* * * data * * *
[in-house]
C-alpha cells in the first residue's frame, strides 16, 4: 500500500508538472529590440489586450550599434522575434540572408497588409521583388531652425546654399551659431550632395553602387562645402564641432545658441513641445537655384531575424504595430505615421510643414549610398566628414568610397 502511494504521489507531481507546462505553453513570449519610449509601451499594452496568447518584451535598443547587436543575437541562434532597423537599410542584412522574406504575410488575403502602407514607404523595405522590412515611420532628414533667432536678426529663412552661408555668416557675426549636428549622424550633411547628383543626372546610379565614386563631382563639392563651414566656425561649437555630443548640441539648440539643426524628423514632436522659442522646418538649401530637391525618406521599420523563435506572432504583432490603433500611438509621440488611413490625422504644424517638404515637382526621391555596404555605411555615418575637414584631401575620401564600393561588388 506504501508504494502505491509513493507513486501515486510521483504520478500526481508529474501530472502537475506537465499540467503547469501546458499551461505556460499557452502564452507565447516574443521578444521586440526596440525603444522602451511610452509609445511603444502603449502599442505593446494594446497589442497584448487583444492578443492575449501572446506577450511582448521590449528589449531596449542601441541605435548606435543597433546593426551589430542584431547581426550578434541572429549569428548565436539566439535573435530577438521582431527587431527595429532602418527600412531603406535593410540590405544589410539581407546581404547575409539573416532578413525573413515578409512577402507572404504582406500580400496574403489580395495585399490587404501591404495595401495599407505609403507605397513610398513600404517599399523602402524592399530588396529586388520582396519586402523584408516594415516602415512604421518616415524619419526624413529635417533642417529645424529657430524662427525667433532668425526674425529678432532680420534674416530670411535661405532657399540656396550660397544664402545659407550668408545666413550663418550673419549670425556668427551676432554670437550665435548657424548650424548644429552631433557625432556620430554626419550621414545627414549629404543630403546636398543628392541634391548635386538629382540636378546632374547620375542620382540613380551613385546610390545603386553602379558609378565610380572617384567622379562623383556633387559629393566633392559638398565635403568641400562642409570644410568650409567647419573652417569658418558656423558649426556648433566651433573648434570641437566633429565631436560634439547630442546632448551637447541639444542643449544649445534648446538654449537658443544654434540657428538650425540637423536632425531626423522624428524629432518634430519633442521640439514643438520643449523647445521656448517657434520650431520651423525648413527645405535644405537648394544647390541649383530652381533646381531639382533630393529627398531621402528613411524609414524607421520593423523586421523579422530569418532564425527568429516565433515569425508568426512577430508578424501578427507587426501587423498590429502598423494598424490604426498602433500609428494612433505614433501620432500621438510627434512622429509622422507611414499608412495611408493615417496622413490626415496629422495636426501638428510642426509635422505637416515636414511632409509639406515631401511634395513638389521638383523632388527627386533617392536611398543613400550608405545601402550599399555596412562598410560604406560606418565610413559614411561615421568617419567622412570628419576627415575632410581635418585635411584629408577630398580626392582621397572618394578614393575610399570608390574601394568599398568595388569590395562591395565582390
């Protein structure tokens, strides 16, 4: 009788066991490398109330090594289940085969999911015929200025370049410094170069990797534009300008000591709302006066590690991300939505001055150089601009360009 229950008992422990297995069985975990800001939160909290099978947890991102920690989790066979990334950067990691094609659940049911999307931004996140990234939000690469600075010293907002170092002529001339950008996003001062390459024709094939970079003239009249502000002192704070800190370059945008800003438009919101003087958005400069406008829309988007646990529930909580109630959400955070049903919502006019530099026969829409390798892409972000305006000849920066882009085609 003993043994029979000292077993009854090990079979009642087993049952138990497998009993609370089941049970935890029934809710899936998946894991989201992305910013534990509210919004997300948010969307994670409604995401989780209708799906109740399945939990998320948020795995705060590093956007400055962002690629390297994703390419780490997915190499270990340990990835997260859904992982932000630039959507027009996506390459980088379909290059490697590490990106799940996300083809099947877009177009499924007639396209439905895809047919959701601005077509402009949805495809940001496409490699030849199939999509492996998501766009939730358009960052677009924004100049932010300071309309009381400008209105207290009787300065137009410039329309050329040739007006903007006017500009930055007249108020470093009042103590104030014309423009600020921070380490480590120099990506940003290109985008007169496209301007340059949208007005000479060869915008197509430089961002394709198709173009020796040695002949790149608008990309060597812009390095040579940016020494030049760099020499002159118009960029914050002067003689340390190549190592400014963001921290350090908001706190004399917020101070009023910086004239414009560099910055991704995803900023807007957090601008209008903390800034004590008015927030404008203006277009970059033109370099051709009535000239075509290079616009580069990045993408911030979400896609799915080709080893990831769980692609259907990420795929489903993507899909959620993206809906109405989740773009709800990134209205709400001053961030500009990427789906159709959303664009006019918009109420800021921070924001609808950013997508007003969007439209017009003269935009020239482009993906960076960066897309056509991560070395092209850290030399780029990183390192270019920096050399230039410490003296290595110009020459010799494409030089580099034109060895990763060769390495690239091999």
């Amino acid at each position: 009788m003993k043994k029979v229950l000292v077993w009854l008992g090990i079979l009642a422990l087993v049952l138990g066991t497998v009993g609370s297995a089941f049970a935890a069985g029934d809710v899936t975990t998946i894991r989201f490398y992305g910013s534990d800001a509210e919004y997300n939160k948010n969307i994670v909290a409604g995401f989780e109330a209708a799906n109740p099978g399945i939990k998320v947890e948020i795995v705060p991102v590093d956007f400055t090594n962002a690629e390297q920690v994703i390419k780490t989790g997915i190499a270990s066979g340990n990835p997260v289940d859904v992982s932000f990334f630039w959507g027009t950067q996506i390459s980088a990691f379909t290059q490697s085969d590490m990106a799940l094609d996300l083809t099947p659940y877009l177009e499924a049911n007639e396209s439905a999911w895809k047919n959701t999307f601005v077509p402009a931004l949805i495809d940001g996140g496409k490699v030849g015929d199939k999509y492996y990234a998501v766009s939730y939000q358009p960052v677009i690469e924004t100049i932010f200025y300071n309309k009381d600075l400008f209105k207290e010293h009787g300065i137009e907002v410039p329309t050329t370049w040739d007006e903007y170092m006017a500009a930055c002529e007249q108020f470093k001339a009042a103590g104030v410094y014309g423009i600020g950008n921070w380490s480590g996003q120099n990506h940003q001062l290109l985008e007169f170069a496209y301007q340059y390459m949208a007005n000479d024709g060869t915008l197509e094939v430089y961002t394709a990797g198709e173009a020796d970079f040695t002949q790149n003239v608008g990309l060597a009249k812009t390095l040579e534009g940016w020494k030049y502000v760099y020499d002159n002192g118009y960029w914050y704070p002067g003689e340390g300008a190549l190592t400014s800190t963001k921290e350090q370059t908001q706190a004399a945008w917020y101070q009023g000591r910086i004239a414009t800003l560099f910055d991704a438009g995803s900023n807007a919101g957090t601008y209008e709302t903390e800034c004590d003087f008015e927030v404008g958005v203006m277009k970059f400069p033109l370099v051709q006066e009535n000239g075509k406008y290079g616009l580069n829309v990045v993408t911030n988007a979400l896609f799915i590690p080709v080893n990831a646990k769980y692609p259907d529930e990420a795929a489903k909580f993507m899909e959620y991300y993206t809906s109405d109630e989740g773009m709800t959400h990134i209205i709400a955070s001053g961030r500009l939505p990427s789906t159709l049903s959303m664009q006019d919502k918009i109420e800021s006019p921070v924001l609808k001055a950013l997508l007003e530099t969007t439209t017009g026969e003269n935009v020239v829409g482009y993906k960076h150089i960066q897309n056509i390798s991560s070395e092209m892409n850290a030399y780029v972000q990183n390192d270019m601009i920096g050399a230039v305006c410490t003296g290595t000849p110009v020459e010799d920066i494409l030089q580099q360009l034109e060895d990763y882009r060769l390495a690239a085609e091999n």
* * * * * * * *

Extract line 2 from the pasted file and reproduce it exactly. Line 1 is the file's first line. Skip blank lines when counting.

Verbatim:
C-alpha cells in the first residue's frame, strides 16, 4: 500500500508538472529590440489586450550599434522575434540572408497588409521583388531652425546654399551659431550632395553602387562645402564641432545658441513641445537655384531575424504595430505615421510643414549610398566628414568610397 502511494504521489507531481507546462505553453513570449519610449509601451499594452496568447518584451535598443547587436543575437541562434532597423537599410542584412522574406504575410488575403502602407514607404523595405522590412515611420532628414533667432536678426529663412552661408555668416557675426549636428549622424550633411547628383543626372546610379565614386563631382563639392563651414566656425561649437555630443548640441539648440539643426524628423514632436522659442522646418538649401530637391525618406521599420523563435506572432504583432490603433500611438509621440488611413490625422504644424517638404515637382526621391555596404555605411555615418575637414584631401575620401564600393561588388 506504501508504494502505491509513493507513486501515486510521483504520478500526481508529474501530472502537475506537465499540467503547469501546458499551461505556460499557452502564452507565447516574443521578444521586440526596440525603444522602451511610452509609445511603444502603449502599442505593446494594446497589442497584448487583444492578443492575449501572446506577450511582448521590449528589449531596449542601441541605435548606435543597433546593426551589430542584431547581426550578434541572429549569428548565436539566439535573435530577438521582431527587431527595429532602418527600412531603406535593410540590405544589410539581407546581404547575409539573416532578413525573413515578409512577402507572404504582406500580400496574403489580395495585399490587404501591404495595401495599407505609403507605397513610398513600404517599399523602402524592399530588396529586388520582396519586402523584408516594415516602415512604421518616415524619419526624413529635417533642417529645424529657430524662427525667433532668425526674425529678432532680420534674416530670411535661405532657399540656396550660397544664402545659407550668408545666413550663418550673419549670425556668427551676432554670437550665435548657424548650424548644429552631433557625432556620430554626419550621414545627414549629404543630403546636398543628392541634391548635386538629382540636378546632374547620375542620382540613380551613385546610390545603386553602379558609378565610380572617384567622379562623383556633387559629393566633392559638398565635403568641400562642409570644410568650409567647419573652417569658418558656423558649426556648433566651433573648434570641437566633429565631436560634439547630442546632448551637447541639444542643449544649445534648446538654449537658443544654434540657428538650425540637423536632425531626423522624428524629432518634430519633442521640439514643438520643449523647445521656448517657434520650431520651423525648413527645405535644405537648394544647390541649383530652381533646381531639382533630393529627398531621402528613411524609414524607421520593423523586421523579422530569418532564425527568429516565433515569425508568426512577430508578424501578427507587426501587423498590429502598423494598424490604426498602433500609428494612433505614433501620432500621438510627434512622429509622422507611414499608412495611408493615417496622413490626415496629422495636426501638428510642426509635422505637416515636414511632409509639406515631401511634395513638389521638383523632388527627386533617392536611398543613400550608405545601402550599399555596412562598410560604406560606418565610413559614411561615421568617419567622412570628419576627415575632410581635418585635411584629408577630398580626392582621397572618394578614393575610399570608390574601394568599398568595388569590395562591395565582390